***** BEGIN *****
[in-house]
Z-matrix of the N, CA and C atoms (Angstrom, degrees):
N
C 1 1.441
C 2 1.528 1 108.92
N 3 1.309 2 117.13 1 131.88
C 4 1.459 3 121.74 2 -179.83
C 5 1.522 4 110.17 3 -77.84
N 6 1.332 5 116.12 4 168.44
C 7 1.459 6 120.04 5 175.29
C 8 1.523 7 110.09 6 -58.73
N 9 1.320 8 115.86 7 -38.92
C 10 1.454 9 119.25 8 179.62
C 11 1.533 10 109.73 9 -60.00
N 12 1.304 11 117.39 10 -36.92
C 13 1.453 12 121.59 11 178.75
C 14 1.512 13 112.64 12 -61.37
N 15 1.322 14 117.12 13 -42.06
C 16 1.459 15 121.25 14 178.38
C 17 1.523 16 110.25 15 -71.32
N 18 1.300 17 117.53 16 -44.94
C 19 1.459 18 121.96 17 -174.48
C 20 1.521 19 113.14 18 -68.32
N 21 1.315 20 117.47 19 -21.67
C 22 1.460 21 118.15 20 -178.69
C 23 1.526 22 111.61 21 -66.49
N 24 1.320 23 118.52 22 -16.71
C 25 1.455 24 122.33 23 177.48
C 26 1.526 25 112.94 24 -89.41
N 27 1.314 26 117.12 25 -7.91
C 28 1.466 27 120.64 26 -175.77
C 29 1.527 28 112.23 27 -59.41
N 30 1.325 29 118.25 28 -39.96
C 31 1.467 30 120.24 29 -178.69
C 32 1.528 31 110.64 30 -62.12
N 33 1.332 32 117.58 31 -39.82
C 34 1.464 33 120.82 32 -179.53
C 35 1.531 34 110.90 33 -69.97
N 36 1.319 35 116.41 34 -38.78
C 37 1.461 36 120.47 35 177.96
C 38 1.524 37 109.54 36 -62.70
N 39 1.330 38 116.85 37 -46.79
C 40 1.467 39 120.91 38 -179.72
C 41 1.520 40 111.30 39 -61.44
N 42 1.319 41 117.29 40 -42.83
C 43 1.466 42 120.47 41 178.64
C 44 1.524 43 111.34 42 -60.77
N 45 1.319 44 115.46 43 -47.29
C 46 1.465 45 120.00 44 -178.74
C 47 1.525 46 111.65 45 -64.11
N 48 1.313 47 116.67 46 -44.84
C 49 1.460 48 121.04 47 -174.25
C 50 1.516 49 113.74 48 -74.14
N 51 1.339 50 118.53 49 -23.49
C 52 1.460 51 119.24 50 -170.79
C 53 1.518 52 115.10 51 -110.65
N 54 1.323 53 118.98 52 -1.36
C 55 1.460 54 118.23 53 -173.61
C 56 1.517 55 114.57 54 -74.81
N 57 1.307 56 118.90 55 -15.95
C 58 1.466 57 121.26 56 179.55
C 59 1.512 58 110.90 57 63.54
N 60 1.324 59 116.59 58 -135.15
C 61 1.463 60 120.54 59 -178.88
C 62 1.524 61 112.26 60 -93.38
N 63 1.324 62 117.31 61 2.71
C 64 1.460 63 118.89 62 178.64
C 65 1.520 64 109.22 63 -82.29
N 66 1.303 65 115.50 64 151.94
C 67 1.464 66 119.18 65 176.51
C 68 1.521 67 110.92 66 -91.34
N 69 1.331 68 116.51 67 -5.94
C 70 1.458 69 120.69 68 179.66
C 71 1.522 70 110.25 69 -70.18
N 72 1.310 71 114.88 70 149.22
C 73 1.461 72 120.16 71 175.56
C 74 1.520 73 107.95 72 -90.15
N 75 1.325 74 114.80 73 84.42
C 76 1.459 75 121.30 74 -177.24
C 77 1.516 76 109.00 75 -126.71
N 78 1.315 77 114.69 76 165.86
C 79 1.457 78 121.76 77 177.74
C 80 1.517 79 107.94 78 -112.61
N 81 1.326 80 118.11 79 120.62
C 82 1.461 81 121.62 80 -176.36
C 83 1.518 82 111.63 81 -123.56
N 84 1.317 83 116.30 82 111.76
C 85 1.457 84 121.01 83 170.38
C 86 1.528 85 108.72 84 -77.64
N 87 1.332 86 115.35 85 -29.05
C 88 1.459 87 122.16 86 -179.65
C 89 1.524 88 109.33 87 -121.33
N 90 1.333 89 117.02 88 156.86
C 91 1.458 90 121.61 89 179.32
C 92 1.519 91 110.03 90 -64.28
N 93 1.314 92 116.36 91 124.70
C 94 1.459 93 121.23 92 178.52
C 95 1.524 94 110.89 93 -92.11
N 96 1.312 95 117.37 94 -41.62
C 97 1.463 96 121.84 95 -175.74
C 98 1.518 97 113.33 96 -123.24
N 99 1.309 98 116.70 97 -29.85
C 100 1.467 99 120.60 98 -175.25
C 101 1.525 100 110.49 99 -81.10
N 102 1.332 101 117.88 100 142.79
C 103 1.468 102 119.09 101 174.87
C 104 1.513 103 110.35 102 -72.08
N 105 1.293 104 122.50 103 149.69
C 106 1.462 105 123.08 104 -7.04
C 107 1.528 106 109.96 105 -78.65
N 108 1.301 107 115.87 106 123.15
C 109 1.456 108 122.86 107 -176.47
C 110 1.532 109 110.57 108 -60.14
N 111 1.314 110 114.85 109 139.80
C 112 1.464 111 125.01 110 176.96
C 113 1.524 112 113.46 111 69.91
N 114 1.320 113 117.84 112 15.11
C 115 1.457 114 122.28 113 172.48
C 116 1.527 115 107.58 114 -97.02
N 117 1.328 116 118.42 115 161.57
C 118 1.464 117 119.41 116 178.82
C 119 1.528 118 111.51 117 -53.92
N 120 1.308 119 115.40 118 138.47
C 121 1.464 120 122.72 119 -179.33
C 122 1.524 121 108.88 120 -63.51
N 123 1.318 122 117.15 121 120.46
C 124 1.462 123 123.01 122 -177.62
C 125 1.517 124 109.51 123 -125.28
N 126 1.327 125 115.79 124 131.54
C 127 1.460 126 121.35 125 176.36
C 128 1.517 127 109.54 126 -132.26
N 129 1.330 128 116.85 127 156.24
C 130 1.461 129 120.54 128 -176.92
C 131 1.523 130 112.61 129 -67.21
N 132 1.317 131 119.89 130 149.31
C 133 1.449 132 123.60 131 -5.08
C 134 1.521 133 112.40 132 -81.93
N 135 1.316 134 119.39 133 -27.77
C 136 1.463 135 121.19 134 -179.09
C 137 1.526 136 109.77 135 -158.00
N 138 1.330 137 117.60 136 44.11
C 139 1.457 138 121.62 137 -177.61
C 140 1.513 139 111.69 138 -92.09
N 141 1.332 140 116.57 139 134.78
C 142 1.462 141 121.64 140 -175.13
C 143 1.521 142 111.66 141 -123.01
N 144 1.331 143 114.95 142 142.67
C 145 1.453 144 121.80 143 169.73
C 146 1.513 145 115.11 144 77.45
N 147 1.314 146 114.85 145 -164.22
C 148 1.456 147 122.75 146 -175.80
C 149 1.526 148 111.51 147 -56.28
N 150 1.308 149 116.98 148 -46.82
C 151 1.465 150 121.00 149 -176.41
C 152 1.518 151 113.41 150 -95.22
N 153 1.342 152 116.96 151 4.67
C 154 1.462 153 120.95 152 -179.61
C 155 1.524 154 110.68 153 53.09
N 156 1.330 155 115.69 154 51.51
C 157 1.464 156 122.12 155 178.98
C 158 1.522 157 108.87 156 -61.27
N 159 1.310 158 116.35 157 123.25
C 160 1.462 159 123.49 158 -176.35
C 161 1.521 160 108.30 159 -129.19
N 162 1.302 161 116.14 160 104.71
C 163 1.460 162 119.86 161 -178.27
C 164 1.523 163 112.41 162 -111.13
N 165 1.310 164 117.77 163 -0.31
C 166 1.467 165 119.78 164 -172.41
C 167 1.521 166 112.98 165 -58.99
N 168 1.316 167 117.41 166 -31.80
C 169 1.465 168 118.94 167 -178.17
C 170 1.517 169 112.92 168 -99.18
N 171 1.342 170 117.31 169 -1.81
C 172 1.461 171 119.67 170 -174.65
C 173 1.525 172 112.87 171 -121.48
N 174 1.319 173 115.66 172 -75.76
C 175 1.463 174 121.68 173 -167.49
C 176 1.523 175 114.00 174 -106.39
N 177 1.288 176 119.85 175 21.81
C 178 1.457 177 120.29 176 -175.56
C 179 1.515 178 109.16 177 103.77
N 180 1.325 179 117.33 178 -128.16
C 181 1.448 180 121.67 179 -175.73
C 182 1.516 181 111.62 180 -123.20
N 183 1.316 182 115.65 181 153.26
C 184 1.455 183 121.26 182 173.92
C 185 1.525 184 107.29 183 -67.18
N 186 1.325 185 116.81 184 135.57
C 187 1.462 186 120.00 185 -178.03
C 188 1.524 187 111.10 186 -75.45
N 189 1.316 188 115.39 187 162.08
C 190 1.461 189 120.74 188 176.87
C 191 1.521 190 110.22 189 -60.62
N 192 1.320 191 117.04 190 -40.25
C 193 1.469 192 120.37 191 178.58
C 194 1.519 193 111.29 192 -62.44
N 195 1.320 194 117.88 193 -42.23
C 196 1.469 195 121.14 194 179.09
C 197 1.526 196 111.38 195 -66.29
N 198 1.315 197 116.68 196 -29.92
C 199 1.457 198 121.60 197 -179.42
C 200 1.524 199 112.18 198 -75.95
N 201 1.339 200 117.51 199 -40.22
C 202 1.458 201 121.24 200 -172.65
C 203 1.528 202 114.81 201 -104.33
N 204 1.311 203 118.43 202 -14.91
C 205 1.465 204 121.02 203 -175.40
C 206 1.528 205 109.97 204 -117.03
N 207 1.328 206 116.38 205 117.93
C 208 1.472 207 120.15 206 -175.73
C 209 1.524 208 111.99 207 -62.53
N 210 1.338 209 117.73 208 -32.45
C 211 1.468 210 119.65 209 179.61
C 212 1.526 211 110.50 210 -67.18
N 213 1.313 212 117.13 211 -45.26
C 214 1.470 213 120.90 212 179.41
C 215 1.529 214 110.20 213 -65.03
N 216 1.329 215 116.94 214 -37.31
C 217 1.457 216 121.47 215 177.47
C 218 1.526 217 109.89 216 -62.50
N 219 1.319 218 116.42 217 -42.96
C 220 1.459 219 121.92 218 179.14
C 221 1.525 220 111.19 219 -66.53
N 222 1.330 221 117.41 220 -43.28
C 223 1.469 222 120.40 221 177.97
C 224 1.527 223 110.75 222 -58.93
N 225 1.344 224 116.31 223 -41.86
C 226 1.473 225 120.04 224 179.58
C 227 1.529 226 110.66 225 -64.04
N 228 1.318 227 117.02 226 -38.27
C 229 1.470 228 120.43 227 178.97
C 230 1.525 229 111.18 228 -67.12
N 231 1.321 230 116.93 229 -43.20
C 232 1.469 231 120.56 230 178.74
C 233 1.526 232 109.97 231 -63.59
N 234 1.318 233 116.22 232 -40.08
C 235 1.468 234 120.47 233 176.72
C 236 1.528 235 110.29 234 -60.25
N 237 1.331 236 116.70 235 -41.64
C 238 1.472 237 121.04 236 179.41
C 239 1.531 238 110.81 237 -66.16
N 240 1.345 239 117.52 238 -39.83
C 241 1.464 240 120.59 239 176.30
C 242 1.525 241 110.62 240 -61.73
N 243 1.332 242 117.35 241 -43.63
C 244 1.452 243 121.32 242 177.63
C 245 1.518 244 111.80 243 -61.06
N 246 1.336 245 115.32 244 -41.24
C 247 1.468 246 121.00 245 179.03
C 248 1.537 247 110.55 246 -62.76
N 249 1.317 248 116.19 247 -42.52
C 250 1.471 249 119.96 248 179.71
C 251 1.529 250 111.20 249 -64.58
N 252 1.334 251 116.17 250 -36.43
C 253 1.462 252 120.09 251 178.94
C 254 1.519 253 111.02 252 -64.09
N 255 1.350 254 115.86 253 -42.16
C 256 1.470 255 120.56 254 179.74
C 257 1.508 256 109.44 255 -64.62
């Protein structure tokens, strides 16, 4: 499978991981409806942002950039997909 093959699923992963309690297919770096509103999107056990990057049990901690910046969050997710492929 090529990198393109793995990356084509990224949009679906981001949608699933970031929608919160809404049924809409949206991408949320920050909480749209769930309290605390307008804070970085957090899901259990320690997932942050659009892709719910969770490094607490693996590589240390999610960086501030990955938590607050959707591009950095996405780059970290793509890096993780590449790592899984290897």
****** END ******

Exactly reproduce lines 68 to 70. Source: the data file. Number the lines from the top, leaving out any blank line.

C 65 1.520 64 109.22 63 -82.29
N 66 1.303 65 115.50 64 151.94
C 67 1.464 66 119.18 65 176.51